Cook Inlet plane crash attributed to engine trouble
Four people survived a small plane crash in the Cook Inlet on Sunday night.
Karis Johannes, a 48-year-old from Wasilla, and Palmer residents Jill and Douglas Warner, ages 56 and 54, were flying with pilot Scott Johannes, 48, when the plane crashed into the water east of Kalgin Island, Alaska State Troopers spokeswoman Megan Peters said.
Jim LaBelle, the Alaska chief of the National Transportation Safety Board, said there was a reported loss of engine power on the Cessna 185.
The pilot landed in rough water. LaBelle said the plane’s floats were ripped off.
Peters said Trooper Shane Stephenson was already in the area in a helicopter, and responded to the accident after the pilot reported the crash to 911.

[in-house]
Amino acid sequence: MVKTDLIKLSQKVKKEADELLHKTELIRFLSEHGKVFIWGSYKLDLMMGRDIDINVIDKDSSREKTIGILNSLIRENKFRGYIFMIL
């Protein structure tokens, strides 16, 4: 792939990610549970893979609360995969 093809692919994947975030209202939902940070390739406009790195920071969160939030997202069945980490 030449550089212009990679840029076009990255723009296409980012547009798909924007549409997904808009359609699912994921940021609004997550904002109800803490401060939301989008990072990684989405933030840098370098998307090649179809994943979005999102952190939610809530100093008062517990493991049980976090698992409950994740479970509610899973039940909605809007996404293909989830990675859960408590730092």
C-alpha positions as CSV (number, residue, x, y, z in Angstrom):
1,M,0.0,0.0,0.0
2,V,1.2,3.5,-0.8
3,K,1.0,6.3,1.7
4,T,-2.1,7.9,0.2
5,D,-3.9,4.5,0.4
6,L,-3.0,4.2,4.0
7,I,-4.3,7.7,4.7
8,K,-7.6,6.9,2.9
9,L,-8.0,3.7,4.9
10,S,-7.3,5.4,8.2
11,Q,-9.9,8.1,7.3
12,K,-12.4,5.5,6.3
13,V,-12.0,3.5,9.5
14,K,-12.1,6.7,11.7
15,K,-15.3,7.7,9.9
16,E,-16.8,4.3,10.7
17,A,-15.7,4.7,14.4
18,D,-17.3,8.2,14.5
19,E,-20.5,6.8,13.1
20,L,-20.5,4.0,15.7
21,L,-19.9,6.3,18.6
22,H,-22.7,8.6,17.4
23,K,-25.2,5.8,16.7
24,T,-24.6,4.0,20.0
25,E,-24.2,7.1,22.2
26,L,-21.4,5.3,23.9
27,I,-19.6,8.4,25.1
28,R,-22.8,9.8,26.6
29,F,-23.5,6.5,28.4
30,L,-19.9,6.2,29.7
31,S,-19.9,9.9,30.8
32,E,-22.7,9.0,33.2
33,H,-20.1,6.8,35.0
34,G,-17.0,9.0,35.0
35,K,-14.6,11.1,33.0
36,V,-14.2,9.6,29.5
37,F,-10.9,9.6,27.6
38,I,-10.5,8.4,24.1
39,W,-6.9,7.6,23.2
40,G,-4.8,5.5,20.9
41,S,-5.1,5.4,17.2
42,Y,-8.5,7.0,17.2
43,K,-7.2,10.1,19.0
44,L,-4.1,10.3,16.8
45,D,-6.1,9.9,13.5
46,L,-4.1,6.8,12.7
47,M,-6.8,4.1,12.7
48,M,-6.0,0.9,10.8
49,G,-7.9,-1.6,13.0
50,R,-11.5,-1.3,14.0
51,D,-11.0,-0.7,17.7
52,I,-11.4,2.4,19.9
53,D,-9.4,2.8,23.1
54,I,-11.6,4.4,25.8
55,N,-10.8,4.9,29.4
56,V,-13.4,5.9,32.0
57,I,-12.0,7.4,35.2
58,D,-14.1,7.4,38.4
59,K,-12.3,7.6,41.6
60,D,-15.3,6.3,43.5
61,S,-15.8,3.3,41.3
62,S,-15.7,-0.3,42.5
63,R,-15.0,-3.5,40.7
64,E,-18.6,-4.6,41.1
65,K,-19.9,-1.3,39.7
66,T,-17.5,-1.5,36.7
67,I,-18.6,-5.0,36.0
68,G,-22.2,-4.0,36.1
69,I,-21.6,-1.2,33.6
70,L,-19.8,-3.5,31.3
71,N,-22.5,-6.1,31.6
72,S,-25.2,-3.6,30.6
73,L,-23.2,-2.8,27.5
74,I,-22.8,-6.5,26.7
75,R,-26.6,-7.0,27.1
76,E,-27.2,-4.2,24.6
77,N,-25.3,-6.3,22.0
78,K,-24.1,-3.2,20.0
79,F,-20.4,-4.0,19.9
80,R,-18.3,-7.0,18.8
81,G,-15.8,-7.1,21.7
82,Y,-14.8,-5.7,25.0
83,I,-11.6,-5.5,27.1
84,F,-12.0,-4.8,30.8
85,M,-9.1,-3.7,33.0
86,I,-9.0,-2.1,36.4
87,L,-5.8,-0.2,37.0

Stephenson gave the victims a life raft, but could not land because of conditions, Peters said.
In an interview with the Peninsula Clarion Sunday night, Peters said that the fact that Stephenson was in the area probably sped up the rescue by an hour.
The rescue was a joint effort.
Peters said a United States Fish and Wildlife Service aircraft assisted in the search effort, and commercial fishermen in a skiff transported the survivors from the life raft to a set net site on Kalgin Island. A helicopter later transported them to Anchorage.
No one reported any injuries other than hypothermia, Peters said. The aircraft sank shortly after the victims were rescued.
Kalgin Island is southwest of Kenai in the Cook Inlet.